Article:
Billy was fortunate. His diagnosis of Autism Spectrum Disorder (ASD) came when he was still a young toddler. His parents had noticed that, unlike other children, he was withdrawn, intensely focused on certain things and his speech was delayed.
Research has shown that early identification and intervention can result in dramatically better outcomes for children with ASD. The sooner the intervention, the sooner symptoms of ASD can be treated and great progress can be made.
“Billy spoke in a very flat tone, he didn’t make eye contact, didn’t show emotion. Interaction with other kids was difficult, and he could not tolerate hugs,” said Connie, Billy’s mom.
The diagnosis answered many of their questions and gave Billy’s family a path for finding help as soon as possible. He was referred to another agency through the Regional Center and received some intensive early-intervention therapy just before he turned two years old.
When Billy aged-out of the early intervention program he was referred to the Autism Spectrum Disorder services provided by Uplift Family Services.
Using an evidence-based treatment, Pivotal Response Training (PRT), Uplift Family Services addressed behaviors common in children with ASD, including motivation and responding to multiple clues. Based on Applied Behavior Analysis (ABA), PRT has demonstrated positive changes in key behaviors that affect language, play, and social interaction. In addition to building crucial skills, ABA can also help reduce both everyday social problems and serious behavior disorders.
When Billy first met with his behaviorist, Anna, there had been a big change at home – he had a new baby sister – and for a child with ASD, changes to the normal routine can be very upsetting. “He was quiet, not engaging in new things, unhappy and within himself,” said Anna. “He was very focused on his toy trains and easily frustrated when he was asked to do new things.”
“Uplift Family Services formed a wonderful, caring team that worked with him at home, at his pre-school, and out in public,” said Connie. “They immersed him in typical situations with kids his age.”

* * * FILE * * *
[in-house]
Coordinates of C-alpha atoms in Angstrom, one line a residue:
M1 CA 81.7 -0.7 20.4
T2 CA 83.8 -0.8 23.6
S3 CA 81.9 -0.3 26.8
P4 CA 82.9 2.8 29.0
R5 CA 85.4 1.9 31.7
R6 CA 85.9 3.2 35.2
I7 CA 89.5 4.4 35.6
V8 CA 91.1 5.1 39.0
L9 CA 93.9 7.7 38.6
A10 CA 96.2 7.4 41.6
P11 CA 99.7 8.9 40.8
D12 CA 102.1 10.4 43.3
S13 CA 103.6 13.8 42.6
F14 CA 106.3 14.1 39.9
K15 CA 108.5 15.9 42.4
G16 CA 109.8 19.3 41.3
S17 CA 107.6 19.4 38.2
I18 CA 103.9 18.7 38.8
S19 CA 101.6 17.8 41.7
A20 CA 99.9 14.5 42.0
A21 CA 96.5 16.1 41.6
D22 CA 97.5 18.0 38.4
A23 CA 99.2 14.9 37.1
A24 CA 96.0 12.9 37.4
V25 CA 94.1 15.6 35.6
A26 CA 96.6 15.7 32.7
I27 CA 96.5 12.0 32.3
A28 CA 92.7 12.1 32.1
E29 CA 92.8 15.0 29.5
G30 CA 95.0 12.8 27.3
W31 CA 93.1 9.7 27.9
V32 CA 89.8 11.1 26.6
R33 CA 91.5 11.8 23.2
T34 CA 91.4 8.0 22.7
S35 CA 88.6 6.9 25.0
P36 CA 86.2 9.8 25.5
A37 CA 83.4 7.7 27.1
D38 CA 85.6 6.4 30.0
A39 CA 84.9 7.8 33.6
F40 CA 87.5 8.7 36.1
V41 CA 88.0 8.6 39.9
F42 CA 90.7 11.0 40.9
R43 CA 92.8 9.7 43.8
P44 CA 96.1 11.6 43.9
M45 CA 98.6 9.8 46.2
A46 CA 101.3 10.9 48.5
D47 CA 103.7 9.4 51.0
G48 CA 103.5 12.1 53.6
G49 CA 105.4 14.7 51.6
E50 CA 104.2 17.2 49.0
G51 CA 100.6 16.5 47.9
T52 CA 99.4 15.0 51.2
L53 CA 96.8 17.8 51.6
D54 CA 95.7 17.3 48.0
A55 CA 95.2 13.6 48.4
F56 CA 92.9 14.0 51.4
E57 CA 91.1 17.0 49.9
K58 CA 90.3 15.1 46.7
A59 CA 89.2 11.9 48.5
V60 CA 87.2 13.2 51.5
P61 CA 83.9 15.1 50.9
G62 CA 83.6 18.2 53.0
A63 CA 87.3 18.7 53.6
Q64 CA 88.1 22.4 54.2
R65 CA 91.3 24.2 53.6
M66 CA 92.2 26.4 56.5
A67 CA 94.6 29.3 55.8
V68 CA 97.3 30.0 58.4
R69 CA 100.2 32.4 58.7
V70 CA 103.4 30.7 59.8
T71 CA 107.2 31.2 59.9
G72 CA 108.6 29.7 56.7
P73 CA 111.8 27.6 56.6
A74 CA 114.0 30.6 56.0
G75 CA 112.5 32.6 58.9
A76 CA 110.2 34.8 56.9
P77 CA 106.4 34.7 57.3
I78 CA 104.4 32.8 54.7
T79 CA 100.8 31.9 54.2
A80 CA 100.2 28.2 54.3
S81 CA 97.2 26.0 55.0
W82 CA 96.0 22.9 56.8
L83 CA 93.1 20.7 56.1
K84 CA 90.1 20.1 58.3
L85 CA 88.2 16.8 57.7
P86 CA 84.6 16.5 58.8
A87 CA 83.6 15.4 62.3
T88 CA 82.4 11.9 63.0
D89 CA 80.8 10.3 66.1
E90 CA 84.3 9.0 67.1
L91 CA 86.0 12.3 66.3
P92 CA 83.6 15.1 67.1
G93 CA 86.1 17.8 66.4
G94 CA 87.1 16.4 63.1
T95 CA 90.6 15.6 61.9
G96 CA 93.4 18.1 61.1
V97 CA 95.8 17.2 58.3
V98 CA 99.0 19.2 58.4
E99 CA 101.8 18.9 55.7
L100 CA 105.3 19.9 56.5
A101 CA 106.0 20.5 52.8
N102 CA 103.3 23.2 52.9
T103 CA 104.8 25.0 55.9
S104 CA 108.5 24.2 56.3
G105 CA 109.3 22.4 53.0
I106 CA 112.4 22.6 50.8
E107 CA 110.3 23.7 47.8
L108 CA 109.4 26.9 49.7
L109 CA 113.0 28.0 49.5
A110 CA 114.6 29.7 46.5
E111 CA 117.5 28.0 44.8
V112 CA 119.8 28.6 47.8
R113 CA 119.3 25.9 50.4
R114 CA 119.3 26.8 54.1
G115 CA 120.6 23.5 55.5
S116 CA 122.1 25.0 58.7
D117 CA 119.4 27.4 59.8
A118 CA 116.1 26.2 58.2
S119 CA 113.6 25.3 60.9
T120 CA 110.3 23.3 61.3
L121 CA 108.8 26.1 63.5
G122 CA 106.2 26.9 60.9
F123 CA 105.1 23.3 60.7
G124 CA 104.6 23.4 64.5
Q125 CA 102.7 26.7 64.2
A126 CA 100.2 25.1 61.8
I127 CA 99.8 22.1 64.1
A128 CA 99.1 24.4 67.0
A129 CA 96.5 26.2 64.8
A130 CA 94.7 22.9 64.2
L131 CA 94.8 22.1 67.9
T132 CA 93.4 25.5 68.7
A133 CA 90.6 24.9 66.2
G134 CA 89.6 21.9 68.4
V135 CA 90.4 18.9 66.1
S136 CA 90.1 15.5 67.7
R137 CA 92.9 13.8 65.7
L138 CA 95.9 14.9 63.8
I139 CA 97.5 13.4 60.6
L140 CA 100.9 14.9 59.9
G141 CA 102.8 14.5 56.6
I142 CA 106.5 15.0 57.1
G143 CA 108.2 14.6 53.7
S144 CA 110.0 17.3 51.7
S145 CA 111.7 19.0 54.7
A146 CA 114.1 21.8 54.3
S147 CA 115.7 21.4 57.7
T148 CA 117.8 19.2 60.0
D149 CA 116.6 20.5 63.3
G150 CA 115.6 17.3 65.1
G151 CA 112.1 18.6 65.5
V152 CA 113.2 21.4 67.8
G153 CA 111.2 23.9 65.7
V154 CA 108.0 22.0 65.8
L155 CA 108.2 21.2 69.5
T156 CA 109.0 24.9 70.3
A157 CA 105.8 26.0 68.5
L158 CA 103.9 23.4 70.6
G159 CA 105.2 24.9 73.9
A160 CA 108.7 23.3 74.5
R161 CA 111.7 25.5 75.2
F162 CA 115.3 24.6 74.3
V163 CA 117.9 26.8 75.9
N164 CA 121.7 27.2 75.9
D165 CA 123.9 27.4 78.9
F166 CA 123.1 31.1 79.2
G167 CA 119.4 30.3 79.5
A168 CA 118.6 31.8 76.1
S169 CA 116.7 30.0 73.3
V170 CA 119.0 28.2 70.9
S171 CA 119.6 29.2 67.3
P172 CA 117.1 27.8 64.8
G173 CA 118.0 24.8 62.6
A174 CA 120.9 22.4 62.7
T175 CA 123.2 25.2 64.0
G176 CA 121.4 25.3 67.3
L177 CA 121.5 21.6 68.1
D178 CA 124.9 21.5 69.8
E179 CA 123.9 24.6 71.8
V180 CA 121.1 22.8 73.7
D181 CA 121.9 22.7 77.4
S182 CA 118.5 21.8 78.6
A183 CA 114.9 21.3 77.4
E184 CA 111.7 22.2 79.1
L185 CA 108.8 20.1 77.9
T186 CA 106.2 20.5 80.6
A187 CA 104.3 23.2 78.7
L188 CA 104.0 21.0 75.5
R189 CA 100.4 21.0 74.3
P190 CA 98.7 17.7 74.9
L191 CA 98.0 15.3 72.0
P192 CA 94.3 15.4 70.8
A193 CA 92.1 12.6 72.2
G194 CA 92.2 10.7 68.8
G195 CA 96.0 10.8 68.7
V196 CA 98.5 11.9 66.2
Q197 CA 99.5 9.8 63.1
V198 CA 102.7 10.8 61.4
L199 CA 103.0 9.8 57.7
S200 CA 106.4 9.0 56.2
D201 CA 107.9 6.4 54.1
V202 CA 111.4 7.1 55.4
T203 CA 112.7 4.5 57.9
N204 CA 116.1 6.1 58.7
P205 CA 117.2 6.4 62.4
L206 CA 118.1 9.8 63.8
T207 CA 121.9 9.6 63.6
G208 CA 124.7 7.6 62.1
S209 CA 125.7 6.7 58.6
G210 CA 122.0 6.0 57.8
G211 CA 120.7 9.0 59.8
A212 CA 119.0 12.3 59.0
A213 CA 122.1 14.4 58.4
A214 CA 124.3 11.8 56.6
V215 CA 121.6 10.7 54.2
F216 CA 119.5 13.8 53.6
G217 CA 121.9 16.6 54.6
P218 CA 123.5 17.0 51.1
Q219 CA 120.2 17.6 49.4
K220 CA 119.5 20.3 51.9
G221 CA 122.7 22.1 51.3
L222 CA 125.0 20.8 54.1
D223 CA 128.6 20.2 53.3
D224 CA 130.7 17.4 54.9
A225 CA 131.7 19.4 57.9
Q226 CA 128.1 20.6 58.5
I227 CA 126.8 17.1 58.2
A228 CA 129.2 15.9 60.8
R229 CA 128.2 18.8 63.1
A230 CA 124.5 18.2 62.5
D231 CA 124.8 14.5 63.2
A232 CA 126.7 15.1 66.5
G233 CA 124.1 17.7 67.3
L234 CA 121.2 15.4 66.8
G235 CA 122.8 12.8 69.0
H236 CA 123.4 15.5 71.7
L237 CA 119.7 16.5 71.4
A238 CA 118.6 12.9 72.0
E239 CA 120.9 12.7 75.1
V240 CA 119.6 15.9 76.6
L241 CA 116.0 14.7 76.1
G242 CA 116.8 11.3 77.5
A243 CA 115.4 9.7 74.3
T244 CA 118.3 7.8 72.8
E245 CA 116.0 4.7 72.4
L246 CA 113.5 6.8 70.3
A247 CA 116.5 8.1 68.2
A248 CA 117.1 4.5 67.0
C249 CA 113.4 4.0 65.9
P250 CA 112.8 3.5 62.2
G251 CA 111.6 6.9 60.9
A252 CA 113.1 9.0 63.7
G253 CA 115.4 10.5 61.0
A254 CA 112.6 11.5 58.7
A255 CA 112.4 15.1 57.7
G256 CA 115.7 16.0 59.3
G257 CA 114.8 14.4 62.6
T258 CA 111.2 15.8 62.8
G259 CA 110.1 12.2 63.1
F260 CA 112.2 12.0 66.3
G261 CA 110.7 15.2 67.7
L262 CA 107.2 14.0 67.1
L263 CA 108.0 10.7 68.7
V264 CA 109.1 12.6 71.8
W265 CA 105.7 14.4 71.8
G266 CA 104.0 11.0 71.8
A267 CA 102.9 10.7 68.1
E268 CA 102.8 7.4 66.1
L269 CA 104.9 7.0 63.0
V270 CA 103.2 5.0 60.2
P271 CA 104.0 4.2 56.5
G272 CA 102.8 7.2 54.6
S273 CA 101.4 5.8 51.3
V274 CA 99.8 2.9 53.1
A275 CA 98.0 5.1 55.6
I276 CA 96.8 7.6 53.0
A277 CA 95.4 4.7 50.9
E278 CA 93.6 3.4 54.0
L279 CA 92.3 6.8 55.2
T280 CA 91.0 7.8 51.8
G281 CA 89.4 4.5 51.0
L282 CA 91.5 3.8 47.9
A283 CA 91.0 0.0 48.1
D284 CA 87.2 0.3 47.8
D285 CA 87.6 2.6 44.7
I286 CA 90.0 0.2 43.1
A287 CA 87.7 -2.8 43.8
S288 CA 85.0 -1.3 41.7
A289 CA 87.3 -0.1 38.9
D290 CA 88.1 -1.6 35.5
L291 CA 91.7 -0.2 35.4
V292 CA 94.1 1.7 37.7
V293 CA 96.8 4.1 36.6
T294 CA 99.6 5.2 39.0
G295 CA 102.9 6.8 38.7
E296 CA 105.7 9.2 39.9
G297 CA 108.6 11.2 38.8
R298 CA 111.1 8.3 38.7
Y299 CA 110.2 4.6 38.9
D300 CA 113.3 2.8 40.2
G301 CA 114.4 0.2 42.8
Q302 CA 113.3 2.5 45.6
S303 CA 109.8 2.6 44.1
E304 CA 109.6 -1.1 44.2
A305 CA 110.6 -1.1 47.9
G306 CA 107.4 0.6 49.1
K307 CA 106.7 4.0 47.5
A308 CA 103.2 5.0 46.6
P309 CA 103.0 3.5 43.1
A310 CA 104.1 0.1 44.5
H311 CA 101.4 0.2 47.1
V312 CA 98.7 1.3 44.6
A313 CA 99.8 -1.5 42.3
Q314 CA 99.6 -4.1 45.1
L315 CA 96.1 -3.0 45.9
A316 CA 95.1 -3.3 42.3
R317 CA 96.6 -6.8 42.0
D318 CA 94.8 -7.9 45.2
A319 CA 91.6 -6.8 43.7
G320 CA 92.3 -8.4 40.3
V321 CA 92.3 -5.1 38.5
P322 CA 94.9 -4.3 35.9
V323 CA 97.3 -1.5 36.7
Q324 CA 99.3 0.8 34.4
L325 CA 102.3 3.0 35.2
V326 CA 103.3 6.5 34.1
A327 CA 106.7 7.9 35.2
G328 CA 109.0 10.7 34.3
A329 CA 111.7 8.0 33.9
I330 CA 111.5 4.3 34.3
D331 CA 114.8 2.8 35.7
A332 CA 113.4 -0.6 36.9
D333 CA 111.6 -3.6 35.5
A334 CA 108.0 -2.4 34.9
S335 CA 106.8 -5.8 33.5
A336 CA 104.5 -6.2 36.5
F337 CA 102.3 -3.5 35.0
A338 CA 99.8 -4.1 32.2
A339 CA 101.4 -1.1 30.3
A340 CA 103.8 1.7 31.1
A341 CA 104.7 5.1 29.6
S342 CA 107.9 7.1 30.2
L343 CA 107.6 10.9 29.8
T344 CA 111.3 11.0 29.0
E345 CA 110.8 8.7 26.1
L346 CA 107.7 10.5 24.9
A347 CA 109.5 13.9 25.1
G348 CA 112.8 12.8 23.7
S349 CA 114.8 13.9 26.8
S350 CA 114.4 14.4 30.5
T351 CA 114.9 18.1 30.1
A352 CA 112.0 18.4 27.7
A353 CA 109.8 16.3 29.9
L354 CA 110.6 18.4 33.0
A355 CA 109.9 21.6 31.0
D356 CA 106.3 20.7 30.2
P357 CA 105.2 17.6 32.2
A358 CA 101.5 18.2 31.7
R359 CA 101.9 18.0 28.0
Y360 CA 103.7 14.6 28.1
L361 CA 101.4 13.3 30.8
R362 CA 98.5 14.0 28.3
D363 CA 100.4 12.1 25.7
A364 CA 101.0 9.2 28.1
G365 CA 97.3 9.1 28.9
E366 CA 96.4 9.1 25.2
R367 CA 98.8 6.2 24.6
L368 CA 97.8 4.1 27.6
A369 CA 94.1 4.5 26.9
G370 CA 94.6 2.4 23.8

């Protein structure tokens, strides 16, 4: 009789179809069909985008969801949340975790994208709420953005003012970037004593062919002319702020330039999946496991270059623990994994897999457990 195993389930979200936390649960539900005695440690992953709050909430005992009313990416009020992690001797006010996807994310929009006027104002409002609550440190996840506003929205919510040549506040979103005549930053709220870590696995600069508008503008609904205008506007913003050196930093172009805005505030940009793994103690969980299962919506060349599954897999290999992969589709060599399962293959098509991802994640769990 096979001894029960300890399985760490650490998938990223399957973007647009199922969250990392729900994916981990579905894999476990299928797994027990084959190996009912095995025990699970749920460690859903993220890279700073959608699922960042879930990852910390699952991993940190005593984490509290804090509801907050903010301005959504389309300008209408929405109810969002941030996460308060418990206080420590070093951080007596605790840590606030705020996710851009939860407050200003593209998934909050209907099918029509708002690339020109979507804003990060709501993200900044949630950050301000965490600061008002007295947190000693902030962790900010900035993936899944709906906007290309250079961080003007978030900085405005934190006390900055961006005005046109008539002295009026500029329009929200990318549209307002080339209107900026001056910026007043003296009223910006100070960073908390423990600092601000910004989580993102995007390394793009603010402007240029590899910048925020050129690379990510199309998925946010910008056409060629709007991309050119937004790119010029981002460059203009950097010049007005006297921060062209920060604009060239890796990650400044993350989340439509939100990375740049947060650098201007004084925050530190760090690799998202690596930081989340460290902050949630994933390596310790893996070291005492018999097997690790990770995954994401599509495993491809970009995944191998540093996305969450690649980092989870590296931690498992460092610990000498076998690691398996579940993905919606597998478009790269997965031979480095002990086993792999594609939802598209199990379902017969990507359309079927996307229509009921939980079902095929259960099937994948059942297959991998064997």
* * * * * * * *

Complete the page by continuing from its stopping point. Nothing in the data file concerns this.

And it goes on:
Anna quickly learned that reading books and playing with his trains were two of Billy’s favorite things to do. She used this information to make teaching skills more fun for him.
Billy needed a lot of help to manage his anxieties – the loud noises of other kids, among other things. Anna taught him coping skills that he could understand at his age. “We would pretend that he had swallowed a balloon and that he could see it expanding in his stomach. He practiced taking deep breaths to blow up the balloon, and that helped him to calm down when he was feeling anxious,” said Anna.
Transitioning into new situations was a major problem, but once he learned the skills to manage his anxieties, and with repeated exposure, he had time to get comfortable in new situations and continued to make great progress.
“The first therapy Billy received had a very rigid structure. Goals would only be changed on a set schedule – if he mastered something ahead of schedule, he was not encouraged to master the next step until the scheduled time. But, the Uplift Family Services program allowed the goal to change as soon as Billy mastered something,” continued Connie. “He made much quicker progress that way.”
None of the parents in Billy’s social circle knew of his diagnosis, but all who observed him over the weeks when Anna was working with him noticed his improvements. He was more social and looked happier. He laughs more now, and most importantly, he interacts with other children.
“I really don’t have the words to powerfully describe the difference that Uplift Family Services made in Billy’s life and our life,” Connie said. “His sentences are becoming conversations, he’s engaging with other kids, and he shows real empathy for other people. They helped my child become more ‘natural,’ and he’s funny now.
“Before, he could not tolerate hugs. Now he’s very affectionate. He even comes and asks for ‘love,’ and we finally get special cuddle time.”
Read more about the Specialty Applied Behavior Analysis program at Uplift Family Services.